Edward Weston is considered one of the most influential photographic artists of the 20th century. His straight- forward approach to the medium, along with his simple methodology serves as an example that the art of the medium is in how one sees their subject – to photograph everyday things in ways that we haven’t seen before. His mastery of vision and technique has provided us with some of the most beautiful examples of 8 x 10” contact prints that have ever been created in the photographic medium.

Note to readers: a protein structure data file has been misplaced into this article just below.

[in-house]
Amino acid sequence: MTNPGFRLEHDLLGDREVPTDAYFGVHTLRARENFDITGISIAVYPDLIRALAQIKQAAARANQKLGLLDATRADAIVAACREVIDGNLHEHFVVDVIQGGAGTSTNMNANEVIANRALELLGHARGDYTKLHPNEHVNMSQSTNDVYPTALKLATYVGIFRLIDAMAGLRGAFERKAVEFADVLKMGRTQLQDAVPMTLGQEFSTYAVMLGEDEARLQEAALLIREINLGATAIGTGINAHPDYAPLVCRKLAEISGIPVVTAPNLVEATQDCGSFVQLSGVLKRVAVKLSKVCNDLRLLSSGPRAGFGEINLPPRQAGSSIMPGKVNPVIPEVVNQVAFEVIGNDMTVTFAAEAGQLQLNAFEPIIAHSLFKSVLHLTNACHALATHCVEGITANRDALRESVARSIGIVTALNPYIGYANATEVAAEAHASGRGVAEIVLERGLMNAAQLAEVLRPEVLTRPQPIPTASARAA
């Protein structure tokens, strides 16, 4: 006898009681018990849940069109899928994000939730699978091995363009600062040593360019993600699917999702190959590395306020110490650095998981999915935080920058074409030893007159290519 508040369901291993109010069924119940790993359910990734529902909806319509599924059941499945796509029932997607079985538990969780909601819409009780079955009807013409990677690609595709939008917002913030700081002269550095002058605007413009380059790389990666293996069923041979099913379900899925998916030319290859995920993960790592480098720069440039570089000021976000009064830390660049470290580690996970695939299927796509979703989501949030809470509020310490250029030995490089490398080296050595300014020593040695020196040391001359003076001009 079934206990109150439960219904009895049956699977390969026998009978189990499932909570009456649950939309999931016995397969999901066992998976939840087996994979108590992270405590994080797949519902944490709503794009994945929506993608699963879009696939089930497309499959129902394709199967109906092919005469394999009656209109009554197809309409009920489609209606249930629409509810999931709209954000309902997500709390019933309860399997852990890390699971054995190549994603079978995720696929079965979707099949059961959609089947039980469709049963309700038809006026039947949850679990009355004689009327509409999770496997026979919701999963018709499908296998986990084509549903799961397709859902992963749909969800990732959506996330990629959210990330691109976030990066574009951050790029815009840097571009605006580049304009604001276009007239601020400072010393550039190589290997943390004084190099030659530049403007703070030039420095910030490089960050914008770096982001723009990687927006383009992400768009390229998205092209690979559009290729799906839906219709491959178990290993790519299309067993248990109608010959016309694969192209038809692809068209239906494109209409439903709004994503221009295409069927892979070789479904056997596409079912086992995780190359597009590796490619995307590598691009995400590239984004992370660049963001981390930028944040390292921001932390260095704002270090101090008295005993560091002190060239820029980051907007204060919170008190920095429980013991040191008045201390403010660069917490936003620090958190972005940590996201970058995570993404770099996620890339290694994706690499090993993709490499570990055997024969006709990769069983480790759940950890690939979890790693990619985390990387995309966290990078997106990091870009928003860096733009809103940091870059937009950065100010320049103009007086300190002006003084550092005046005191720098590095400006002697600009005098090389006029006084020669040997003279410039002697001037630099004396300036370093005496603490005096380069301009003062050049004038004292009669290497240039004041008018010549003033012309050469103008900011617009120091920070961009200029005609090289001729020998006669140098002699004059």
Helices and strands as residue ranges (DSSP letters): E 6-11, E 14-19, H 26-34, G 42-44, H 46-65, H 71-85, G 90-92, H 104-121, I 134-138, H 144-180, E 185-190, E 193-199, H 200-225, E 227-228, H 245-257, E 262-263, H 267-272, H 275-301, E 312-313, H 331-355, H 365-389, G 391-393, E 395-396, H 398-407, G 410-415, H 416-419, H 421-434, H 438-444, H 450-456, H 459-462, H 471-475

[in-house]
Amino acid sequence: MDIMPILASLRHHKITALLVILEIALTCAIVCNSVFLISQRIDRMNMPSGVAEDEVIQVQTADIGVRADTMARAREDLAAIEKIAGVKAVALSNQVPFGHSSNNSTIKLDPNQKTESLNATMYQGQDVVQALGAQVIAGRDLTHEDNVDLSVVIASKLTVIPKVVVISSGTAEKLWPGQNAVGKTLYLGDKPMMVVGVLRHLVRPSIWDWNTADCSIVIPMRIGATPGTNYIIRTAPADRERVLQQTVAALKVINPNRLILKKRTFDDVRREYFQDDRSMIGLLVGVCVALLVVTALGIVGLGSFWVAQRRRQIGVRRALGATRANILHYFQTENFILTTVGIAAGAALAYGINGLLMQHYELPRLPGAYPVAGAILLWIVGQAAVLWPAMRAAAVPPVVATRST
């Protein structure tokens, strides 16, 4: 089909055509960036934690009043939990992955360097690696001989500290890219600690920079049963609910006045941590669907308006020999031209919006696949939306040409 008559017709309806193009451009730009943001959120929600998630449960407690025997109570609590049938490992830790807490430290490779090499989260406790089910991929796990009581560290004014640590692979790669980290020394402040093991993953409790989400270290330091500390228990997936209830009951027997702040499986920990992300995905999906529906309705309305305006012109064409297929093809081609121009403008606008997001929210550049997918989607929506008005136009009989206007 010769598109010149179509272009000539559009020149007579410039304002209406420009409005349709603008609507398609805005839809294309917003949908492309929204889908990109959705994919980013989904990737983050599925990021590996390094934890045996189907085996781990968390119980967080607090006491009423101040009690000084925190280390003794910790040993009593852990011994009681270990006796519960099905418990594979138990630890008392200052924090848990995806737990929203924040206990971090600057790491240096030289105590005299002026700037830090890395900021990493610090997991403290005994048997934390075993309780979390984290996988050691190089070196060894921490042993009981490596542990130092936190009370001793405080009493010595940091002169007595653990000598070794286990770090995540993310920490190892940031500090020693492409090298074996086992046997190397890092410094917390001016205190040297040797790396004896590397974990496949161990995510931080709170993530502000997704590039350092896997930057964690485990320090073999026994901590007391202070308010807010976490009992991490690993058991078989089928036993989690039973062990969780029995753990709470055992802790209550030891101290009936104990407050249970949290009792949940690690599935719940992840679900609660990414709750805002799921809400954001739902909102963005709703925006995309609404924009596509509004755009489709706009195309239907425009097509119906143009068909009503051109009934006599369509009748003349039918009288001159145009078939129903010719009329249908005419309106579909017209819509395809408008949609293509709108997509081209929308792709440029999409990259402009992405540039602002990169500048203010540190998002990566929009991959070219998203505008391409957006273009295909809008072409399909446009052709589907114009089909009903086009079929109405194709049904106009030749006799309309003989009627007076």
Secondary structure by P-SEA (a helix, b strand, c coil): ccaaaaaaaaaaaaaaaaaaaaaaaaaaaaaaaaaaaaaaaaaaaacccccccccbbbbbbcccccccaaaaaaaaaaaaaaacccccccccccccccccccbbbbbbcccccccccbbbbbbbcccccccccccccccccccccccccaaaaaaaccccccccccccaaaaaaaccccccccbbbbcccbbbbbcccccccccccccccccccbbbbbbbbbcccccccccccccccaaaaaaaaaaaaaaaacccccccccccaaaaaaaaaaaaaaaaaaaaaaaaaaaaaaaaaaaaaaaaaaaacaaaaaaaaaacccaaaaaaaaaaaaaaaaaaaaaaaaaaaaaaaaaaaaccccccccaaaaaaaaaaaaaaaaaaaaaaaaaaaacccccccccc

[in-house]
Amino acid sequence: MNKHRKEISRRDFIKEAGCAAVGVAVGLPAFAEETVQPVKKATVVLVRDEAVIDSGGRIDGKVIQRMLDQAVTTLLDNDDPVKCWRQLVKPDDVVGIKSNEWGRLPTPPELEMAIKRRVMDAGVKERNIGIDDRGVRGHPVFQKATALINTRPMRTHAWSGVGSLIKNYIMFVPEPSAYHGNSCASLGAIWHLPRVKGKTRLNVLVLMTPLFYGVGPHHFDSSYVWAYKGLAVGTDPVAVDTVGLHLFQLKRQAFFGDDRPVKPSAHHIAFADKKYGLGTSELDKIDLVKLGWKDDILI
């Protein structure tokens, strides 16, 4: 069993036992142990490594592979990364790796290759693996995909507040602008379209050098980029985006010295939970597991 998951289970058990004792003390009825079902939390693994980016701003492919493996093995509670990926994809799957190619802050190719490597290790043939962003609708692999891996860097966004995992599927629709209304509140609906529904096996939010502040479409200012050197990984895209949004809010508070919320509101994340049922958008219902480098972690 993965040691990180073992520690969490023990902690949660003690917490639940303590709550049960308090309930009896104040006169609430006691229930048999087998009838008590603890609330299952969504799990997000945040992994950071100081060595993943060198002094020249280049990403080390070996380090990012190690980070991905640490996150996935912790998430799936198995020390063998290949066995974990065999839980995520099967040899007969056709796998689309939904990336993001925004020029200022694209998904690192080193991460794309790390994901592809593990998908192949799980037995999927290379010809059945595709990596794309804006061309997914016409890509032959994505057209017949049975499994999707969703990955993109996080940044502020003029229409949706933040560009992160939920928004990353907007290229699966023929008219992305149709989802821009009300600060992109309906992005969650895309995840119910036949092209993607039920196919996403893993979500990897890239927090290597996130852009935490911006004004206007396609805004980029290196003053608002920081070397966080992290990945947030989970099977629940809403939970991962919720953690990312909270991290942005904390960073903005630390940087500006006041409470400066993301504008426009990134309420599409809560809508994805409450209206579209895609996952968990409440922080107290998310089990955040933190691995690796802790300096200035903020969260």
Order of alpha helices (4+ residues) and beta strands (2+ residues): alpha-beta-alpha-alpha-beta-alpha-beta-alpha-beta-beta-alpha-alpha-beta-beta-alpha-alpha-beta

In her forward to the 1965 Edward Weston Monograph, The Flame of Recognition, Nancy Newhall wrote, “In photography he had to find his way alone, first because as a boy he was too shy to ask and later because, when the fashionable attitudes and easy successes were behind him, the only photographers who would have understood him, were, so far as he knew, 3,000 miles away on the East Coast. He did see them once, briefly on a journey to New York City in 1922. The rest of the years he wrestled alone with his medium and himself. … Films were slow in those days and exposures long; his old 8 x 10 was rickety and his bellows often leaked. And to the last, he trusted his own feeling for light more than any photoelectric meter. Deliberately he stripped his technique, his living, and seeing of unessentials and tried to concentrate on the objective and eternal – only to find that he could not and would not be bound even by his own dogma. How could he tell what he would see on his ground glass tomorrow?”